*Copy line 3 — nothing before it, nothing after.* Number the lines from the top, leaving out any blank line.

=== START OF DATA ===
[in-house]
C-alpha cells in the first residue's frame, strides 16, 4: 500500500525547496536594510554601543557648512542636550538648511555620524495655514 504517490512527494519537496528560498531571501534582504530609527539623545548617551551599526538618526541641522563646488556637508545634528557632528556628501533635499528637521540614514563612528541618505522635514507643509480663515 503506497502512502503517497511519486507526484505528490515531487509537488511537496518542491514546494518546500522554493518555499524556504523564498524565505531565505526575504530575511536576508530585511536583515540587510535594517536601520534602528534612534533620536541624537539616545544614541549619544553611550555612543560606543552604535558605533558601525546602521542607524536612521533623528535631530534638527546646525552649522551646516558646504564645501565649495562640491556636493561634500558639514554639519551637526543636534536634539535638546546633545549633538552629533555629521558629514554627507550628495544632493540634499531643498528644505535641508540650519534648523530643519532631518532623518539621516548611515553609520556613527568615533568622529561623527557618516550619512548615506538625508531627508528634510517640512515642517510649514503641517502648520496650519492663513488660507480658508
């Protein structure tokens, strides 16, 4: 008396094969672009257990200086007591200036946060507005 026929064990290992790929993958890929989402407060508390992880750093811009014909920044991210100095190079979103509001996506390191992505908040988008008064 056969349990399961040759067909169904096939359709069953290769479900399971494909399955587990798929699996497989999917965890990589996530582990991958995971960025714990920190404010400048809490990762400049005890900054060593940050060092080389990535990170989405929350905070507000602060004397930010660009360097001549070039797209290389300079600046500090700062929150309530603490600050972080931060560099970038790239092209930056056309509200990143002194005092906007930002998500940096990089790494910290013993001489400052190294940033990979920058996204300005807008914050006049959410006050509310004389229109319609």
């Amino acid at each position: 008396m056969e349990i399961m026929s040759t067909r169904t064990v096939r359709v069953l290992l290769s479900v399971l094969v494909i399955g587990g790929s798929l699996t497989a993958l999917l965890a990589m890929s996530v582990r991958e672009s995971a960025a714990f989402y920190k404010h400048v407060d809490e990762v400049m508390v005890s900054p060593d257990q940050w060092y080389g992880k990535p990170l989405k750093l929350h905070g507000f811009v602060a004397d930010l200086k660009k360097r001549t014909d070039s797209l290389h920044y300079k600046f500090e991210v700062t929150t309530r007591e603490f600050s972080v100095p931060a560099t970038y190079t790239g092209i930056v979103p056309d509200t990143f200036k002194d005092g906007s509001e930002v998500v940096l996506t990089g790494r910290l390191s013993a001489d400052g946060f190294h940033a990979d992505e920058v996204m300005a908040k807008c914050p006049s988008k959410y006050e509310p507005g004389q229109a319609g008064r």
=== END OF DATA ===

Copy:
């Protein structure tokens, strides 16, 4: 008396094969672009257990200086007591200036946060507005 026929064990290992790929993958890929989402407060508390992880750093811009014909920044991210100095190079979103509001996506390191992505908040988008008064 056969349990399961040759067909169904096939359709069953290769479900399971494909399955587990798929699996497989999917965890990589996530582990991958995971960025714990920190404010400048809490990762400049005890900054060593940050060092080389990535990170989405929350905070507000602060004397930010660009360097001549070039797209290389300079600046500090700062929150309530603490600050972080931060560099970038790239092209930056056309509200990143002194005092906007930002998500940096990089790494910290013993001489400052190294940033990979920058996204300005807008914050006049959410006050509310004389229109319609």